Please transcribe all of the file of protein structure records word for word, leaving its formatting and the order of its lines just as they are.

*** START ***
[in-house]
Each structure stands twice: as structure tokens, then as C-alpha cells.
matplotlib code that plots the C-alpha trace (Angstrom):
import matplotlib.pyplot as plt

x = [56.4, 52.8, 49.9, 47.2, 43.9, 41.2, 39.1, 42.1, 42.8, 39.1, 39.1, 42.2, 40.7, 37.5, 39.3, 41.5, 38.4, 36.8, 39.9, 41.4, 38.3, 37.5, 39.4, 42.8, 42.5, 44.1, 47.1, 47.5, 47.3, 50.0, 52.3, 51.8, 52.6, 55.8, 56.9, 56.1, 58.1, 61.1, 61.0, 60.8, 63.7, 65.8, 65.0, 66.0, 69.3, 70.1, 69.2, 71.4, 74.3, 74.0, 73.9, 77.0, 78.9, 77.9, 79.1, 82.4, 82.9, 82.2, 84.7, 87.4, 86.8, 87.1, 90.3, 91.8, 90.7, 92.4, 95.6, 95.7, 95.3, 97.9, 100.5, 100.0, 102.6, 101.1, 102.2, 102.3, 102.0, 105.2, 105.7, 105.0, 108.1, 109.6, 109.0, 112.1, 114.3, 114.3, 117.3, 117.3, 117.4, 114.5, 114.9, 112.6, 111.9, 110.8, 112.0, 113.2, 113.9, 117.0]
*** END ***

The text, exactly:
[in-house]
Each structure stands twice: as structure tokens, then as C-alpha cells.
matplotlib code that plots the C-alpha trace (Angstrom):
import matplotlib.pyplot as plt

x = [56.4, 52.8, 49.9, 47.2, 43.9, 41.2, 39.1, 42.1, 42.8, 39.1, 39.1, 42.2, 40.7, 37.5, 39.3, 41.5, 38.4, 36.8, 39.9, 41.4, 38.3, 37.5, 39.4, 42.8, 42.5, 44.1, 47.1, 47.5, 47.3, 50.0, 52.3, 51.8, 52.6, 55.8, 56.9, 56.1, 58.1, 61.1, 61.0, 60.8, 63.7, 65.8, 65.0, 66.0, 69.3, 70.1, 69.2, 71.4, 74.3, 74.0, 73.9, 77.0, 78.9, 77.9, 79.1, 82.4, 82.9, 82.2, 84.7, 87.4, 86.8, 87.1, 90.3, 91.8, 90.7, 92.4, 95.6, 95.7, 95.3, 97.9, 100.5, 100.0, 102.6, 101.1, 102.2, 102.3, 102.0, 105.2, 105.7, 105.0, 108.1, 109.6, 109.0, 112.1, 114.3, 114.3, 117.3, 117.3, 117.4, 114.5, 114.9, 112.6, 111.9, 110.8, 112.0, 113.2, 113.9, 117.0]